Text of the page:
What do I do with the poop?
If your baby receives ONLY breastmilk - no solids and no formula - the diapers can go straight into the diaper pail (and subsequently the washing machine) as is. It's okay. Promise.
If your baby eats anything other than breastmilk, you'll need to get as much poo poo in the potty as possible before the diapers make it into the washer.Do so as soon as possible to minimize staining. Getting the poop out can be done in three ways:
- A diaper sprayer - For the days when the poop is still not quite solid, a diaper sprayer is handy. It hooks up to the toilet. It's easy to make a poopy mess with a diaper sprayer, so remember EASY DOES IT. The package says it can also be used as a bidet. Just in case you've always wanted a bidet.
- Swishing it around in the potty - I think this is yucky. I got a diaper sprayer so I could avoid it. Let's not talk about it anymore.
- Shaking it off into the potty - Since the poop has become solid, this is what we do. It's as simple as letting it roll into the bowl. No biggie.
1. Empty your diaper pail into the washing machine, being sure to turn your pail liner inside out.
2. Run a cold soak cycle.
3. Run a hot cycle with a cold rinse. Add your detergent at this point. As I've said before, I prefer a detergent specifically for diapers, like Tiny Bubbles. DO NOT add fabric softener. If you do, you'll be so stinkin' sorry. Also, no bleach.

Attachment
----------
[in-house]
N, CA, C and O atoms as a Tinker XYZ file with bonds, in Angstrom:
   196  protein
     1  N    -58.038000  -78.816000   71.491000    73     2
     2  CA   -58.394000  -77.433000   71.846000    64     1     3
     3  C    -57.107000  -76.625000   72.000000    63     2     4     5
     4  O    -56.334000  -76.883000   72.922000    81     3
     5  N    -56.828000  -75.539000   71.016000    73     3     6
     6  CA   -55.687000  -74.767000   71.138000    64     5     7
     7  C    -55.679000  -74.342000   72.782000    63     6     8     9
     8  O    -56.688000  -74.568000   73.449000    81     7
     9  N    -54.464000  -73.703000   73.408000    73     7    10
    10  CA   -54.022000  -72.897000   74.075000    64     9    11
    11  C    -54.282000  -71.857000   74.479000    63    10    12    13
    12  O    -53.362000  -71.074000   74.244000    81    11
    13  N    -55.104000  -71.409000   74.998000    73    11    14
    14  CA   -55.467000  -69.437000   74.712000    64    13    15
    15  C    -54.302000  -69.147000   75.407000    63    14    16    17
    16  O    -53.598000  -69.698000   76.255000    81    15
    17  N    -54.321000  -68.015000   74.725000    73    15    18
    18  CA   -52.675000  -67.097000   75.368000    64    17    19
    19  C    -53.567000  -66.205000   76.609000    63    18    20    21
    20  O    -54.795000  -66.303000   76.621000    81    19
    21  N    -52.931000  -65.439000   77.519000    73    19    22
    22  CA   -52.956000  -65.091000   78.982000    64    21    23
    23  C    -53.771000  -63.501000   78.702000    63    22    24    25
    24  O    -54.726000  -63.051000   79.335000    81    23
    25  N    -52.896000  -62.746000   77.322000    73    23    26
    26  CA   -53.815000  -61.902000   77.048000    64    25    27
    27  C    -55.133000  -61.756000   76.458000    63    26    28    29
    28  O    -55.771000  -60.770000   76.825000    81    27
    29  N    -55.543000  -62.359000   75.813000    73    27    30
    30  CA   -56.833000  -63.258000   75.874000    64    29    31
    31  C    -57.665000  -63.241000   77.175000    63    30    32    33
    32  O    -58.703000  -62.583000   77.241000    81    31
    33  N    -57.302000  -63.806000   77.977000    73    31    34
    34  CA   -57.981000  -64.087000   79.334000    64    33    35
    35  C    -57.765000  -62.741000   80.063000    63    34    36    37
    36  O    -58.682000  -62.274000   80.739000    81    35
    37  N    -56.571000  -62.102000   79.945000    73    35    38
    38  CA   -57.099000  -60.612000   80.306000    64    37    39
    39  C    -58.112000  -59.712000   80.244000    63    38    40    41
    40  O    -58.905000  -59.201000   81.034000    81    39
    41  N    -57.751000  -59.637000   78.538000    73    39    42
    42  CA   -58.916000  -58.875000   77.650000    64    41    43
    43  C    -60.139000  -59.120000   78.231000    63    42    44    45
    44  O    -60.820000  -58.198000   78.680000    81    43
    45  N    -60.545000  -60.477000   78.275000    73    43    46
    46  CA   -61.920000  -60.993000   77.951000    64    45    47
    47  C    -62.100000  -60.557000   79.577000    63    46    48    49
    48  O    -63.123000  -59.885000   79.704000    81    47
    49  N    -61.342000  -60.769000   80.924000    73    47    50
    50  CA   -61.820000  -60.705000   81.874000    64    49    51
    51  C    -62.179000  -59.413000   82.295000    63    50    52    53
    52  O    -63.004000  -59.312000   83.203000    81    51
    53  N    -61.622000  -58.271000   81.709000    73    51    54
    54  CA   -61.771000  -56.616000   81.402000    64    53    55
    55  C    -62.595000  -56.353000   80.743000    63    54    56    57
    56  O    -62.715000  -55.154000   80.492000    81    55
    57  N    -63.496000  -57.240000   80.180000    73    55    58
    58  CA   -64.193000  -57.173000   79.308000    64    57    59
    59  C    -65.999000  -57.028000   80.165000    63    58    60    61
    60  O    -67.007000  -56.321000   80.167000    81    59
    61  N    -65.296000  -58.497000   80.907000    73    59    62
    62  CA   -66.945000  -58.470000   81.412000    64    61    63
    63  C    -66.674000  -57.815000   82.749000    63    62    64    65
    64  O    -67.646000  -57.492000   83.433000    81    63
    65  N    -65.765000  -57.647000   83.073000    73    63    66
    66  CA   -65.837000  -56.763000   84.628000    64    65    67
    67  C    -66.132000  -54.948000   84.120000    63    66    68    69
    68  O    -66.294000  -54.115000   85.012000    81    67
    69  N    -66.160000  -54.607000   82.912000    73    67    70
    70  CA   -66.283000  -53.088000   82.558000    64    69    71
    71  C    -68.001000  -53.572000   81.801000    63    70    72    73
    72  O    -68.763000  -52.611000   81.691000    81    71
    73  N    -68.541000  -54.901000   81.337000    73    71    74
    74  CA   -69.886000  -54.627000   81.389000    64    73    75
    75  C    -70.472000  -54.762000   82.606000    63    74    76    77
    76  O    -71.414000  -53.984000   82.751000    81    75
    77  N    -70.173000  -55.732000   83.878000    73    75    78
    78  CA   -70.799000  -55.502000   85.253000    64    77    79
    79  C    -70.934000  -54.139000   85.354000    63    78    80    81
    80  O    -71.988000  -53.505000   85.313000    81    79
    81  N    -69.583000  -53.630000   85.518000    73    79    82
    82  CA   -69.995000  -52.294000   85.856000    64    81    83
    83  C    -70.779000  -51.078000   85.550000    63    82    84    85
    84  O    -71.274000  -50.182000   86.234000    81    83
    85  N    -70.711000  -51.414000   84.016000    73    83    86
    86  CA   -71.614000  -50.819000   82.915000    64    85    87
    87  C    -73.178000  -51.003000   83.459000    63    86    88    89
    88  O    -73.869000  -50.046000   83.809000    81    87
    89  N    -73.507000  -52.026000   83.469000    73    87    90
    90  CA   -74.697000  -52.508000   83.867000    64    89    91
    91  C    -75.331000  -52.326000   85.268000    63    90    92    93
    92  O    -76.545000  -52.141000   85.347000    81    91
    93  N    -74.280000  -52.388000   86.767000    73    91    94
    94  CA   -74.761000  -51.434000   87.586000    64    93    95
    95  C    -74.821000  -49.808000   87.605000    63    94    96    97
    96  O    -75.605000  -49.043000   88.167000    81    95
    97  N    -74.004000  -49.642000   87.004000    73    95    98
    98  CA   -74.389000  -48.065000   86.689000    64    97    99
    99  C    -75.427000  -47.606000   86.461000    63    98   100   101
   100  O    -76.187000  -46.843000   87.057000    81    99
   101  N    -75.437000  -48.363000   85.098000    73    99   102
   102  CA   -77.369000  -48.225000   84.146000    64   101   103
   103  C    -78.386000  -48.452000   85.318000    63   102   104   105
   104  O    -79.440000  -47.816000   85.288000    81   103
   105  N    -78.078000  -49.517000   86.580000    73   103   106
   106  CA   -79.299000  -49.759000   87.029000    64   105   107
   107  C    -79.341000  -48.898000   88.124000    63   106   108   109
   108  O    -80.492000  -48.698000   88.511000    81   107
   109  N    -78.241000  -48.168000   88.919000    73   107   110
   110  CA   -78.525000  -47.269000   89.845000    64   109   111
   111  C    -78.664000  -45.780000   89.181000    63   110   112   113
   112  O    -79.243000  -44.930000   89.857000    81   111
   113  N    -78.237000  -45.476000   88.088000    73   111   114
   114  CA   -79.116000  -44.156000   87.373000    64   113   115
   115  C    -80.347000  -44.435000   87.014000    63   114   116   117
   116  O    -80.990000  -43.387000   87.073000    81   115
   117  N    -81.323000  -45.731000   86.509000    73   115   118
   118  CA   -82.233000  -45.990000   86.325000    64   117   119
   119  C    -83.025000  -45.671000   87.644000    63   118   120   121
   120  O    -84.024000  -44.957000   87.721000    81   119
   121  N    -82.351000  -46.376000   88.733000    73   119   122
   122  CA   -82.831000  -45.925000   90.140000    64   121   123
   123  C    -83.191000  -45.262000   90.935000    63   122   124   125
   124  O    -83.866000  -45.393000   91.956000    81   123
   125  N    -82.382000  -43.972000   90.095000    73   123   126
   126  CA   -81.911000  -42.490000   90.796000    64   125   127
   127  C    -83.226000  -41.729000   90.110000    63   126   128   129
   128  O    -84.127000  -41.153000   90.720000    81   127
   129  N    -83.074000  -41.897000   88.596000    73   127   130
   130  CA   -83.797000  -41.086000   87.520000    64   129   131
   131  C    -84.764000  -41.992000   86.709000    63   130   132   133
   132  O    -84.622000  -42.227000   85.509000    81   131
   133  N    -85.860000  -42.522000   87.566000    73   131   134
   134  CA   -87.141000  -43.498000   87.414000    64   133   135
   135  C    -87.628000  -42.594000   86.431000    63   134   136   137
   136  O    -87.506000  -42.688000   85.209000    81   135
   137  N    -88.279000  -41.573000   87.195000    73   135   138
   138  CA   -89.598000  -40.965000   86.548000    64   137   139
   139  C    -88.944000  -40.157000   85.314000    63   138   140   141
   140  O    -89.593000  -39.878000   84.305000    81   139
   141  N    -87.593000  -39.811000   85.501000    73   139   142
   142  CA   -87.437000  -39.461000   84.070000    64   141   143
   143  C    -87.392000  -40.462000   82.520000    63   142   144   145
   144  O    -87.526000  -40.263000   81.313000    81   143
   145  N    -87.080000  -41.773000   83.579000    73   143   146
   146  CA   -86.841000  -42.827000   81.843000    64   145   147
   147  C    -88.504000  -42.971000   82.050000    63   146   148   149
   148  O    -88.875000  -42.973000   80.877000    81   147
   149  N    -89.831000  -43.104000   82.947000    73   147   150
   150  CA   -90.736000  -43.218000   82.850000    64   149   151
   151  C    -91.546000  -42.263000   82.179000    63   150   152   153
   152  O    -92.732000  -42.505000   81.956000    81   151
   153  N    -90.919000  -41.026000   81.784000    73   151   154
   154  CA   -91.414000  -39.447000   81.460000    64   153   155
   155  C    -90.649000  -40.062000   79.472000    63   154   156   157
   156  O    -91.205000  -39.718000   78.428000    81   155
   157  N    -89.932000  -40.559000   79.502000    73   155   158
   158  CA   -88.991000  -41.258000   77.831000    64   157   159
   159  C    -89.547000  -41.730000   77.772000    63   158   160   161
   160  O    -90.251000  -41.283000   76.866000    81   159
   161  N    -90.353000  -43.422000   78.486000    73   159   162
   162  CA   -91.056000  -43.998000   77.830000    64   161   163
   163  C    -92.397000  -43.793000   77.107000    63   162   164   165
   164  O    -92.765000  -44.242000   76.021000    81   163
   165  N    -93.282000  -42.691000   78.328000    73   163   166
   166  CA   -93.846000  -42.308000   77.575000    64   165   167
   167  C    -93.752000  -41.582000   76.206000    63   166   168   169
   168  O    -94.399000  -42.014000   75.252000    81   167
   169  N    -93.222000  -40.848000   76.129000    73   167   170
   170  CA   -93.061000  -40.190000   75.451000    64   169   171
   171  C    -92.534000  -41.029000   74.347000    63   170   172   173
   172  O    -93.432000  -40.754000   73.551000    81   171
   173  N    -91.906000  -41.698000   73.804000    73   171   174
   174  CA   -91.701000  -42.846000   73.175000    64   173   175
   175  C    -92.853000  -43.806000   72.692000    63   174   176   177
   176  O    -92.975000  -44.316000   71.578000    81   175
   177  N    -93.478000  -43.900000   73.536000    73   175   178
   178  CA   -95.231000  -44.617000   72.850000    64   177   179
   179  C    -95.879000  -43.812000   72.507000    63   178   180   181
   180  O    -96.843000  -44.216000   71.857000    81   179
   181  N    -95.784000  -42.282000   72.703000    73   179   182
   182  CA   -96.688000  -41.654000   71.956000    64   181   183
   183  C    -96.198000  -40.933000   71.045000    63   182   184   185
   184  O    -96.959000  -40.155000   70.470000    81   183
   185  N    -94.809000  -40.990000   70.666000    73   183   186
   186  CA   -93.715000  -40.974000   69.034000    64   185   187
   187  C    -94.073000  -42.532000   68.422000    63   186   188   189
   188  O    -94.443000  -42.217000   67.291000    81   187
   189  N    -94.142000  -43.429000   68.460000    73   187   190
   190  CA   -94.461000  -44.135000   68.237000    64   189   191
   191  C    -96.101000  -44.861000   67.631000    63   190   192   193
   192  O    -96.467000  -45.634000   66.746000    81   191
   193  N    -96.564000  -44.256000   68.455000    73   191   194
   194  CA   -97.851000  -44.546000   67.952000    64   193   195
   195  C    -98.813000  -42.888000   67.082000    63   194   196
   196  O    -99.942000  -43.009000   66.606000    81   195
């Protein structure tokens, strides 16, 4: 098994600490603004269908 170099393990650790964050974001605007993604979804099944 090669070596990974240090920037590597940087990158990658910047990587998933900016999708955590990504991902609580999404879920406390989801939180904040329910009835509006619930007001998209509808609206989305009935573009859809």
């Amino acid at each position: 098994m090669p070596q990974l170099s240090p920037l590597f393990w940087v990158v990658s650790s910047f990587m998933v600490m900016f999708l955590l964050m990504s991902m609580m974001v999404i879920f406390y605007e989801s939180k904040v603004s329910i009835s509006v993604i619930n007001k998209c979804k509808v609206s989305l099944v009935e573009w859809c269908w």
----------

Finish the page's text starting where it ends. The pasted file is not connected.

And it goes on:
4. The diapers should be good to go into the dryer at this point. If you feel you must, run another cold rinse.
5. Diaper covers need to be hung up. All prefolds, liners, doublers, etc. go into the dryer.
1. Empty the diaper pail into the washing machine, being sure to turn your pail liner inside out.
2. Run a cold rinse cycle.
3. Add detergent. Again, I recommend a diaper detergent. NO FABRIC SOFTENER. No bleach, either. If your washer has an extra rinse setting, push that button. If it doesn't, you'll need to do an extra rinse after the wash cycle.
4. Run a hot cycle with a cold rinse.
5. See Step 3 about further rinsing.
6. Diaper covers need to be hung up. All prefolds, liners, doublers, etc. go into the dryer.
Now back to poop. It stains. Even if you spray if off as soon as you change the diaper. Not to worry, though, friends. Enter the handy dandy clothesline. If you leave your stained diapers out in the sun, the poop stains will bleach out. Yes, it's that easy. You can actually dry your diapers on the clothesline any ol' time to save energy on drying, but I'll be honest with you. I've done the drying on the clothesline thing exactly once because it's pretty much impossible to make it outside with two babies safely, let alone keep them occupied while I hang one million diapers, lug everything/everyone back into the house, keep checking for dryness... you get the picture. But I bet it would be easier with one. Maybe even a nice little escape from the house.